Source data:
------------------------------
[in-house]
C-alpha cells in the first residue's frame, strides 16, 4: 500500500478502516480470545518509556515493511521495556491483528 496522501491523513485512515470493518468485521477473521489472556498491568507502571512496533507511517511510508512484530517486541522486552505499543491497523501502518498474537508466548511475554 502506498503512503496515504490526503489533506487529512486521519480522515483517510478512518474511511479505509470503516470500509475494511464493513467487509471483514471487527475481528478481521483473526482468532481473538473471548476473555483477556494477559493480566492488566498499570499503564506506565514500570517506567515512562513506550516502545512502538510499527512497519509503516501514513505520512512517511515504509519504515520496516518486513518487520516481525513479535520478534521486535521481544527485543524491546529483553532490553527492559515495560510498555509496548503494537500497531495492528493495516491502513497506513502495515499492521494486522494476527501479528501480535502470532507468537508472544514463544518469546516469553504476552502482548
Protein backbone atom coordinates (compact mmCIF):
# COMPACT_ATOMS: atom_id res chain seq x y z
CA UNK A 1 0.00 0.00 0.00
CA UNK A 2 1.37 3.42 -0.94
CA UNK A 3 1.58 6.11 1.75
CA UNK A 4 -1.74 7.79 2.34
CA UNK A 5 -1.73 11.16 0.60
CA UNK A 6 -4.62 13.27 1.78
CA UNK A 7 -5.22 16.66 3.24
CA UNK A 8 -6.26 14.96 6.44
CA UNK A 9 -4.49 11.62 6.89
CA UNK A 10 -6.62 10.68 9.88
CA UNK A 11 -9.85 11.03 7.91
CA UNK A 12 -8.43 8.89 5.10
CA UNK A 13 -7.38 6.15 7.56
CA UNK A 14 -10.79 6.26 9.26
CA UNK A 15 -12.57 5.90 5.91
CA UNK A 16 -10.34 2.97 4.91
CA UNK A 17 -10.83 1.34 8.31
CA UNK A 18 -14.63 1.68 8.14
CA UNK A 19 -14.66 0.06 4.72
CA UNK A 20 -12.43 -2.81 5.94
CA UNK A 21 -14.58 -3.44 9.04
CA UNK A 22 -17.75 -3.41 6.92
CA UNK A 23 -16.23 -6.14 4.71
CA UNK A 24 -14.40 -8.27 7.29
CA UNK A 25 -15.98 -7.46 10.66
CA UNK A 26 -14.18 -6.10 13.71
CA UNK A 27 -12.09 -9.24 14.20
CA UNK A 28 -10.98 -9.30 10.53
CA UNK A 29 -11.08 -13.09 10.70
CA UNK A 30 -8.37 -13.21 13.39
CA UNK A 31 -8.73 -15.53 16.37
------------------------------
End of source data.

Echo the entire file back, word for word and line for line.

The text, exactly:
[in-house]
C-alpha cells in the first residue's frame, strides 16, 4: 500500500478502516480470545518509556515493511521495556491483528 496522501491523513485512515470493518468485521477473521489472556498491568507502571512496533507511517511510508512484530517486541522486552505499543491497523501502518498474537508466548511475554 502506498503512503496515504490526503489533506487529512486521519480522515483517510478512518474511511479505509470503516470500509475494511464493513467487509471483514471487527475481528478481521483473526482468532481473538473471548476473555483477556494477559493480566492488566498499570499503564506506565514500570517506567515512562513506550516502545512502538510499527512497519509503516501514513505520512512517511515504509519504515520496516518486513518487520516481525513479535520478534521486535521481544527485543524491546529483553532490553527492559515495560510498555509496548503494537500497531495492528493495516491502513497506513502495515499492521494486522494476527501479528501480535502470532507468537508472544514463544518469546516469553504476552502482548
Protein backbone atom coordinates (compact mmCIF):
# COMPACT_ATOMS: atom_id res chain seq x y z
CA UNK A 1 0.00 0.00 0.00
CA UNK A 2 1.37 3.42 -0.94
CA UNK A 3 1.58 6.11 1.75
CA UNK A 4 -1.74 7.79 2.34
CA UNK A 5 -1.73 11.16 0.60
CA UNK A 6 -4.62 13.27 1.78
CA UNK A 7 -5.22 16.66 3.24
CA UNK A 8 -6.26 14.96 6.44
CA UNK A 9 -4.49 11.62 6.89
CA UNK A 10 -6.62 10.68 9.88
CA UNK A 11 -9.85 11.03 7.91
CA UNK A 12 -8.43 8.89 5.10
CA UNK A 13 -7.38 6.15 7.56
CA UNK A 14 -10.79 6.26 9.26
CA UNK A 15 -12.57 5.90 5.91
CA UNK A 16 -10.34 2.97 4.91
CA UNK A 17 -10.83 1.34 8.31
CA UNK A 18 -14.63 1.68 8.14
CA UNK A 19 -14.66 0.06 4.72
CA UNK A 20 -12.43 -2.81 5.94
CA UNK A 21 -14.58 -3.44 9.04
CA UNK A 22 -17.75 -3.41 6.92
CA UNK A 23 -16.23 -6.14 4.71
CA UNK A 24 -14.40 -8.27 7.29
CA UNK A 25 -15.98 -7.46 10.66
CA UNK A 26 -14.18 -6.10 13.71
CA UNK A 27 -12.09 -9.24 14.20
CA UNK A 28 -10.98 -9.30 10.53
CA UNK A 29 -11.08 -13.09 10.70
CA UNK A 30 -8.37 -13.21 13.39
CA UNK A 31 -8.73 -15.53 16.37